From Anthony Hopkins to Hugh Jackman to Daniel Craig, some of today's film best actors began their careers on stage. For some reason I've never really liked plays too much. I've seen a few big ones like Cats and Wicked as well as some small ones in black box theaters to support friends and a few in between. As a film kid in college I crossed paths with the theater department regularly, while some were enjoyable humans many were just loud and obnoxious. It didn't help that I was forced to see a production of Pirates of Penzance for a class where I couldn't understand a fucking word of the sing song performances.
In exactly one month I'll take in Hugh Jackman's one man show at the Dolby Theater in Hollywood. To warm up, I attended a small show on Theater Row in West Hollywood. One that was three years in the planning stages before finally attending for a bachelor party, an adaptation of 1991's Point Break. Before she broke new ground with The Hurt Locker and Zero Dark Thirty, director/writer Kathryn Bigelow gave us one of the greatest action/buddy/thriller's of the last twenty years. Rookie FBI Special Agent Johnny Utah (Keanu Reeves) is fresh to Los Angeles and assigned to bank robbery where a band of President mask wearing thieves has hit dozens of establishments and never been caught. A theory that the Ex-Presidents are a band of surfers sends Utah to the beach where he meets wave and zen master Bohdi (Patrick Swayze, from Road House?!). Action, chases, extreme sports, meatball subs, Gary Busey, cold pizza, Narco entrapment, random crazy naked lady attacks and bromance ensues.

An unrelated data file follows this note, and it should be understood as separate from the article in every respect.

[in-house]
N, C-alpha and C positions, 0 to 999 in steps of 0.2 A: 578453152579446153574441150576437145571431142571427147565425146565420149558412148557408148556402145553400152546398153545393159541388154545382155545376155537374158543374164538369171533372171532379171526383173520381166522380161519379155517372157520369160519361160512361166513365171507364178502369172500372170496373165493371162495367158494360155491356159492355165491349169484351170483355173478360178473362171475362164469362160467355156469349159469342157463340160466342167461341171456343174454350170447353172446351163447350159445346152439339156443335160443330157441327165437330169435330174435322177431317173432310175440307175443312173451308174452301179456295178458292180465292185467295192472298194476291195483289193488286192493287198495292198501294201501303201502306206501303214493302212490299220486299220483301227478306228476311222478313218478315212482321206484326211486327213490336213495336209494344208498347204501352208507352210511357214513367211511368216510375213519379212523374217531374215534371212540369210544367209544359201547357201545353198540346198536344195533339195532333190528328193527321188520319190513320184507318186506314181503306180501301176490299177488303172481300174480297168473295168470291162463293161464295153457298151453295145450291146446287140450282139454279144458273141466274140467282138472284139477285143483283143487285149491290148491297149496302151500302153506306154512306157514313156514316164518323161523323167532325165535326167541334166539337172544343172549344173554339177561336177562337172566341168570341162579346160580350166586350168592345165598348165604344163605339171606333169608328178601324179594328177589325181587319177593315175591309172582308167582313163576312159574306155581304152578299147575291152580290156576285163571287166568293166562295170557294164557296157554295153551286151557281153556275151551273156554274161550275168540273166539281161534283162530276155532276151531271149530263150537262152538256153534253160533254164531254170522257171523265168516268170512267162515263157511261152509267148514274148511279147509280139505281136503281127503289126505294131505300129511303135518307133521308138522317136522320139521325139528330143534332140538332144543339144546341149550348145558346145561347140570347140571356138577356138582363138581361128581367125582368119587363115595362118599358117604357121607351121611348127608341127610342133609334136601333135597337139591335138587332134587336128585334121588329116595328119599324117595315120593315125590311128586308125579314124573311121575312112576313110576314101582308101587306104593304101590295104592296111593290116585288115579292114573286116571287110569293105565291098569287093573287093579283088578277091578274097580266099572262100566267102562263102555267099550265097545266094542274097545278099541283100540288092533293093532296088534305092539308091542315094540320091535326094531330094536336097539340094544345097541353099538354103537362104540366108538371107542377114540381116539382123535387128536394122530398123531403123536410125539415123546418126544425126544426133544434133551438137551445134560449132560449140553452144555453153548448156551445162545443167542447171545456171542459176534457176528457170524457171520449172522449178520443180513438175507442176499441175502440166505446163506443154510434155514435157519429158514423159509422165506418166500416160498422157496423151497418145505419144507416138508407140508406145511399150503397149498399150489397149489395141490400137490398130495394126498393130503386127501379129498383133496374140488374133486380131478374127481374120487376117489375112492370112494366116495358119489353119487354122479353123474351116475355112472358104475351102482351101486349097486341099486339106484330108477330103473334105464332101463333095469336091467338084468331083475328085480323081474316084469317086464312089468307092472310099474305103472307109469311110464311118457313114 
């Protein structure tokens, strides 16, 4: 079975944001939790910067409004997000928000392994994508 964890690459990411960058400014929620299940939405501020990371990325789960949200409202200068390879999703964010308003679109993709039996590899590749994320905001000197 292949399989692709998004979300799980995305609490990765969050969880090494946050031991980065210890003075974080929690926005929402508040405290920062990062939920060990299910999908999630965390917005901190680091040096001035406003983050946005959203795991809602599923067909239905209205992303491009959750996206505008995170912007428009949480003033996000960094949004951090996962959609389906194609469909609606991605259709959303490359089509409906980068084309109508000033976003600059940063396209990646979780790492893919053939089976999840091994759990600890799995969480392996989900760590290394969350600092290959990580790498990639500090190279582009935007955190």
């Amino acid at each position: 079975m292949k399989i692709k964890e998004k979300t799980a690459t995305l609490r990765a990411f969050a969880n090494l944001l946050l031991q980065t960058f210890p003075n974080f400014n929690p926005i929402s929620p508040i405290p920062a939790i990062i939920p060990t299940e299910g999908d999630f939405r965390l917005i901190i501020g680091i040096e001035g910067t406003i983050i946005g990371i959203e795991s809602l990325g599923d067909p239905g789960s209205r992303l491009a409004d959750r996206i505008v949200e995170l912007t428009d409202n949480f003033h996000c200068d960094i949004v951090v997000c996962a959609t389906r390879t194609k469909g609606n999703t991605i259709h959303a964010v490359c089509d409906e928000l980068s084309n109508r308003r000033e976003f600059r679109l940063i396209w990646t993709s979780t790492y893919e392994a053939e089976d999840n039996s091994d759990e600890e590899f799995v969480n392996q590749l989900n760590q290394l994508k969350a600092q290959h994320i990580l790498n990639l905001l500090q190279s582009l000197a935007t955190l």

The stage play version, dubbed Point Break Live! is a continuation of parody performances of Road House and now Terminator where an audience member plays the lead and reads off cue cards. It's a fun concept with food and drinks available before and during the show so you can make an evening out of it. The first two rows are subject to being sprayed with water, fake blood and other artificial bodily fluids so they make extra money by selling ponchos. The performers interact with the audience frequently in kind of an uncomfortable way if you're not expecting it. I had the impulse of yelling "get your fucking hands off me" but remembered it was just part of the show. Overall it's a fun night and definitely a memorable experience that only Los Angeles would have thought up.
Here's some of Bigelow's gift for intense kinetic action, just missing some screaming: